According to the invention, luminous reflectance at an interface of said coating with air is no greater than 2%, preferably, no greater than 1%. Luminous reflectance is defined as the specular reflectance weighted by the photopic response of the eye, and may be calculated by methods disclosed in the aforementioned ANSI Z80.3-1976 standards.
Specific preferred embodiments are illustrated in the following examples.
Representative coatings are shown in Tables 1 and 2. Each coating is designed for a lens made of a borosilicate glass having a neodymium oxide as a major colorant described in U.S. Pat. No. 5,190,896 (Pucilowski et al.) and which has a refractive index (n) of about 1.59 at a design wavelength of 550 nm.
TABLE 1______________________________________ PhysicalLayer Material Thickness (nm)______________________________________10 glass --1 TiOx 17.02 Ta2 O5 61.03 MgF2 90.6air -- --______________________________________
TABLE 2______________________________________ PhysicalLayer Material Thickness (nm)______________________________________10 glass --1 TiOx 32.82 TiO2 43.23 MgF2 90.6air -- --______________________________________
An additional representative coating is shown in Table 3. The coating is designed for a lens made of the photochromic borosilicate glass described in U.S. Pat. No. 4,802,755 which has a refractive index (n value) of about 1,523 at a design wavelength of 550 nm.
TABLE 3______________________________________ PhysicalLayer Material Thickness (nm)______________________________________10 glass --1 TiOx 32.82 TiO2 43.23 MgF2 90.6air -- --______________________________________
Table 4 lists luminous transmittance, and luminous reflectance at the concave (rear) surface. For comparison purposes, these properties for a lens described in U.S. Pat. No. 4,802,755 is listed as the Comparative Example.
TABLE 4______________________________________ % Luminous % Luminous Transmittance Reflectance______________________________________Ex. 1 14.34 1.23Ex. 2 13.38 0.89Ex. 3 19.98 1.23Comp. Ex. 19.32 7.75______________________________________
The examples illustrate that the present invention provides sunglass lenses having very desirable transmittance and anti-reflection characteristics, and that the coatings may be applied to lens substrates with the coatings may be applied to lens substrates with different refractive index (n) values. Also, the coated lens of Example 3, corresponding to the present invention, exhibited similar transmittance but significantly less luminous reflectance at the concave surface than the lens made in accordance with U.S. Pat. No. 4,802,755.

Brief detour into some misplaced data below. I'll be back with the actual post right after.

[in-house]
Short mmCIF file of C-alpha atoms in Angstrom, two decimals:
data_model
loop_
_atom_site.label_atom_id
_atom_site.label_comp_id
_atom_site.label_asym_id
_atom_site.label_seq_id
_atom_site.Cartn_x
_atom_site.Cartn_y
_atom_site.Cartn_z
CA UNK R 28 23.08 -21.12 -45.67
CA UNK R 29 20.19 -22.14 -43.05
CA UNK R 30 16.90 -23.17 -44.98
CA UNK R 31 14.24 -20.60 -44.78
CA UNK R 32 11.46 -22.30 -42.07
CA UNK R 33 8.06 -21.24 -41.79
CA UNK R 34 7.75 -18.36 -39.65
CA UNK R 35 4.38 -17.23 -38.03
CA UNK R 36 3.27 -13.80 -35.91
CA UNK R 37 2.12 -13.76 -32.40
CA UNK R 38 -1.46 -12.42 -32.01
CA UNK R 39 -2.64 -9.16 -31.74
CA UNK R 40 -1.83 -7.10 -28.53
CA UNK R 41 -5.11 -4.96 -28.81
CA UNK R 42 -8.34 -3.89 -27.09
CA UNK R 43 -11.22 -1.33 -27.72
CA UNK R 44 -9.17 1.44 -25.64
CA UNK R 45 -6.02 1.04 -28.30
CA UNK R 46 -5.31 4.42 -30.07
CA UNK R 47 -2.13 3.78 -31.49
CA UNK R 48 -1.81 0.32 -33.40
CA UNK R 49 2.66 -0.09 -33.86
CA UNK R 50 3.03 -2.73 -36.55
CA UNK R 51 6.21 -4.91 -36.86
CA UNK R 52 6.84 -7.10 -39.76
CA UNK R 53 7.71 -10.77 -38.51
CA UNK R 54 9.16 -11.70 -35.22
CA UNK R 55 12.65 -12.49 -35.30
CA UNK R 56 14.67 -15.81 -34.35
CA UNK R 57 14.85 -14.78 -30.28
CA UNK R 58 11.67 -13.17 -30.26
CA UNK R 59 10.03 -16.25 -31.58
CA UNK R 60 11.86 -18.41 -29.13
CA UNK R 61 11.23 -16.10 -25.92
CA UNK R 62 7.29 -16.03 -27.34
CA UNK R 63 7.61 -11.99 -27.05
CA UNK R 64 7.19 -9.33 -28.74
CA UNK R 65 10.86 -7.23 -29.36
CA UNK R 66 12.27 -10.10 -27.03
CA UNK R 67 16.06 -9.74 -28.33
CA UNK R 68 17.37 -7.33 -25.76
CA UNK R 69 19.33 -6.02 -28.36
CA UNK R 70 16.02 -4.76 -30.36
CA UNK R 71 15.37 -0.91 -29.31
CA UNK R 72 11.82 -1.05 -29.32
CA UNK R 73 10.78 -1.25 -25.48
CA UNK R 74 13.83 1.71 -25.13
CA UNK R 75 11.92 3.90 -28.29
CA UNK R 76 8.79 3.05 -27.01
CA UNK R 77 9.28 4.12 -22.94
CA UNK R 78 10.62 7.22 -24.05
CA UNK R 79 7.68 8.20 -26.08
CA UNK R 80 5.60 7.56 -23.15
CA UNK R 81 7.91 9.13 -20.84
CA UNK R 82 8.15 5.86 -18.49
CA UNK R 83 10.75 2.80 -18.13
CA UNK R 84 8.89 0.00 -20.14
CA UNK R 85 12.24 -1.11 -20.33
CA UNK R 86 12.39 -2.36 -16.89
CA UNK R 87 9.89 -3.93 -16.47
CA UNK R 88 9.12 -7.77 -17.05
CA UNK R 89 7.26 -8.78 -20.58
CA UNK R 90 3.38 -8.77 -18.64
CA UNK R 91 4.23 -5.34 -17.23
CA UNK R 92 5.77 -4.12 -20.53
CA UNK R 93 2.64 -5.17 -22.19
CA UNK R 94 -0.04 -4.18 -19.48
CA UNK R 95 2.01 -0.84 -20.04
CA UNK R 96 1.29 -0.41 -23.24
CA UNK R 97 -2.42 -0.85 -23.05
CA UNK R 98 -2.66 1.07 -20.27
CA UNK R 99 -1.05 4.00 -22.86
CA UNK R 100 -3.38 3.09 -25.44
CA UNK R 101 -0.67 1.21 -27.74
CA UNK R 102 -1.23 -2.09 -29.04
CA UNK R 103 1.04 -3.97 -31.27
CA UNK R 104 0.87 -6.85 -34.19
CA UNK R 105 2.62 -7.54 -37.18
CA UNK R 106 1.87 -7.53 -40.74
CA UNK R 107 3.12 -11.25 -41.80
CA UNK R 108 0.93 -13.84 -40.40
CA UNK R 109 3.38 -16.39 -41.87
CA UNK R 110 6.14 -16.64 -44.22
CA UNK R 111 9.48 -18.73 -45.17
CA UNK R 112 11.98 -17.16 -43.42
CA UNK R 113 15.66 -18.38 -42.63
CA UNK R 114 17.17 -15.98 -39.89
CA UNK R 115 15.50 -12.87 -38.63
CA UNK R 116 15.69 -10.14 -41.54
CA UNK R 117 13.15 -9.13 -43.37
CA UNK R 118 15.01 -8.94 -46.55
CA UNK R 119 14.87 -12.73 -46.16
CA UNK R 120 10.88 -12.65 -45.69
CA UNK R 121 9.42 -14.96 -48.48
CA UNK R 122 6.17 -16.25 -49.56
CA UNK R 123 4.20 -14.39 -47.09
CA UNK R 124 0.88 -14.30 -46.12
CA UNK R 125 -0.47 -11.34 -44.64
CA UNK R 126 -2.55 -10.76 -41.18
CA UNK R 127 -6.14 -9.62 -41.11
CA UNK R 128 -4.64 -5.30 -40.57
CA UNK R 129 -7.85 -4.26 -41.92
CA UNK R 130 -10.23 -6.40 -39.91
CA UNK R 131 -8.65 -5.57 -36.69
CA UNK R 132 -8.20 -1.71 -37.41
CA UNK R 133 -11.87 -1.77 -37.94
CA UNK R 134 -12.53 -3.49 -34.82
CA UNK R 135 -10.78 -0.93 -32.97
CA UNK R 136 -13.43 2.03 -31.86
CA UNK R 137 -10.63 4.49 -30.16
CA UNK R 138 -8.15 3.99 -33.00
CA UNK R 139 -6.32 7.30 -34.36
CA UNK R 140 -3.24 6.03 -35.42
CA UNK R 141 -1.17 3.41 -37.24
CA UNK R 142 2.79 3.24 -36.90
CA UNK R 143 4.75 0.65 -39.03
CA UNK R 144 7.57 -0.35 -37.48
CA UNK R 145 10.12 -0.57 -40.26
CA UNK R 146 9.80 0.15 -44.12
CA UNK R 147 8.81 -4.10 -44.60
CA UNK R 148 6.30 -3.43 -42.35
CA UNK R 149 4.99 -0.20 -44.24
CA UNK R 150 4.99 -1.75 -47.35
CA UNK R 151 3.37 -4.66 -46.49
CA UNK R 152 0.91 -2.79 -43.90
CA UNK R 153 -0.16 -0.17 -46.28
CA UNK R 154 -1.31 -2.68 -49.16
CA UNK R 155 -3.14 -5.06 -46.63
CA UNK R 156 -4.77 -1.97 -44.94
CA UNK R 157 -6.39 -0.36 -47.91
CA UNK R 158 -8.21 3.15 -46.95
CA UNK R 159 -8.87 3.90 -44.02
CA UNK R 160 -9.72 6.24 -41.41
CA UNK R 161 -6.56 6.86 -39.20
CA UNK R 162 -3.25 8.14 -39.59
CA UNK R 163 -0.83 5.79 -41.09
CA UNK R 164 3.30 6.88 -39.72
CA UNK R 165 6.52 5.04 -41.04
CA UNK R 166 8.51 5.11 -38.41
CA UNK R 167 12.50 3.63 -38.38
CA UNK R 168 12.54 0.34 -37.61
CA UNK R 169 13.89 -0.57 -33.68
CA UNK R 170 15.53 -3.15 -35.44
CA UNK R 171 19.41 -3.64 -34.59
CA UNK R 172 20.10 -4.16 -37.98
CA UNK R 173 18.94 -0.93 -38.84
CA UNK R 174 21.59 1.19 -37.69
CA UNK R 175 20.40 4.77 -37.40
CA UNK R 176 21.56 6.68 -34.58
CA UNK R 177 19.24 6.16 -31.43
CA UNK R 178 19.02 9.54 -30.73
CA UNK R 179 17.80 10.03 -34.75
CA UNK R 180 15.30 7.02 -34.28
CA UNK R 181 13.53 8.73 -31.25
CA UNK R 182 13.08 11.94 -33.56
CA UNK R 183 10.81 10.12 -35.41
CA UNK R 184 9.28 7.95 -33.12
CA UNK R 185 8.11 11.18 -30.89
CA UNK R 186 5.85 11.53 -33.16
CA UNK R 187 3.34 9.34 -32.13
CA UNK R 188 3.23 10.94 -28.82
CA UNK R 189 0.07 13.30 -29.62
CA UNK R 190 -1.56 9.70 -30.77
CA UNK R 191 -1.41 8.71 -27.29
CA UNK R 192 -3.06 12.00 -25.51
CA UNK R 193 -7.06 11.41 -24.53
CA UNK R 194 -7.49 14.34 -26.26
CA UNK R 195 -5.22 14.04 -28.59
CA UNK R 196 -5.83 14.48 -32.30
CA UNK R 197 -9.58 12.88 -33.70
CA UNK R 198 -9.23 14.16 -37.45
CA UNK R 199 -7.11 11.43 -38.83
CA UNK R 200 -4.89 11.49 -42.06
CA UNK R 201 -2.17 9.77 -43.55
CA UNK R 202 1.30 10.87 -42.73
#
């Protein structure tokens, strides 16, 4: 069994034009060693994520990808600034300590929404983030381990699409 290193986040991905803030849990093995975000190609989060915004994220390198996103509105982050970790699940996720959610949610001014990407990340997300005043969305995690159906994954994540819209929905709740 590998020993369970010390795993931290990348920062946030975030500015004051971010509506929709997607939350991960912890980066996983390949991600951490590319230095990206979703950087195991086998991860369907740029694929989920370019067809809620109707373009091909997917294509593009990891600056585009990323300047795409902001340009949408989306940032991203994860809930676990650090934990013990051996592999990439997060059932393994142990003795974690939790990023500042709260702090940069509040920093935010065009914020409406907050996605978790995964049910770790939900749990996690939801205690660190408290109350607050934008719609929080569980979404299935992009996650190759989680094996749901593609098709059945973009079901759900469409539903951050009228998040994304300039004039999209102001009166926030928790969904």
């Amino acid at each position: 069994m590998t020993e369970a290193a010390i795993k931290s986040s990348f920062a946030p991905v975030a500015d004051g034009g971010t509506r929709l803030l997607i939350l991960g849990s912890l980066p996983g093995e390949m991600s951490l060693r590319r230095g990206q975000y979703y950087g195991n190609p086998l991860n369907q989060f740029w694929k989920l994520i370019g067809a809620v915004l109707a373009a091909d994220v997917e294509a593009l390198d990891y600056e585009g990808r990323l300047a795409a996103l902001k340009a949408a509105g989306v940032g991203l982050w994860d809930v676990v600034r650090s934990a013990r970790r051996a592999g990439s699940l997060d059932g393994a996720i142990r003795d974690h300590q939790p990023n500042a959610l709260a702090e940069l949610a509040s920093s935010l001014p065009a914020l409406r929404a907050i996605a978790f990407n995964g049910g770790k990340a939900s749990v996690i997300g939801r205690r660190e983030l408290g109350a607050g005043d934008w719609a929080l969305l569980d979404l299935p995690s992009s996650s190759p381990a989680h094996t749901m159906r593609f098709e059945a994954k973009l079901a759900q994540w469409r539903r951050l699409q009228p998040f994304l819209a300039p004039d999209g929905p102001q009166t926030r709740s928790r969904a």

A wide range of materials may be used for the lens substrate, especially plastic or glass (including photochromic glasses). Generally, the coating will not impart a change to the visible appearance of the lens material other than darkening. Preferably, the lens material is chosen so that it provides effective UV blocking.
It will be appreciated that no coatings are required on the convex (front) surface of the lens, affording reduced costs in manufacturing. Also, if desired, optional coatings can easily be formed on the convex surface, such as a hard coating or a scratch-resistant coating.
Although certain preferred embodiments have been described, it is understood that the invention is not limited thereto and modifications and variations would be evident to a person of ordinary skill in the art.
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|U.S. Classification||351/159.62, 359/586|
|International Classification||G02B1/11, G02C7/10, C03C17/34|
|Cooperative Classification||G02C2202/16, C03C17/3423, G02C7/10, C03C17/3452|
|European Classification||C03C17/34D4F2, C03C17/34D3, G02C7/10|
|Jul 29, 1994||AS||Assignment|
Owner name: BAUSCH & LOMB INCORPORATED, NEW YORK
Free format text: ASSIGNMENT OF ASSIGNORS INTEREST;ASSIGNORS:ARDEN, AMY J.;CUMBO, MICHAEL J.;REEL/FRAME:007092/0650
Effective date: 19940728
|Apr 21, 2000||AS||Assignment|
Owner name: LUXOTTICA LEASING S.P.A., ITALY
Free format text: ASSIGNMENT OF ASSIGNORS INTEREST;ASSIGNOR:BAUSCH & LOMB INC.;REEL/FRAME:010756/0196
Effective date: 20000306
|Oct 9, 2001||REMI||Maintenance fee reminder mailed|
|Mar 18, 2002||LAPS||Lapse for failure to pay maintenance fees|
|May 14, 2002||FP||Expired due to failure to pay maintenance fee|
Effective date: 20020317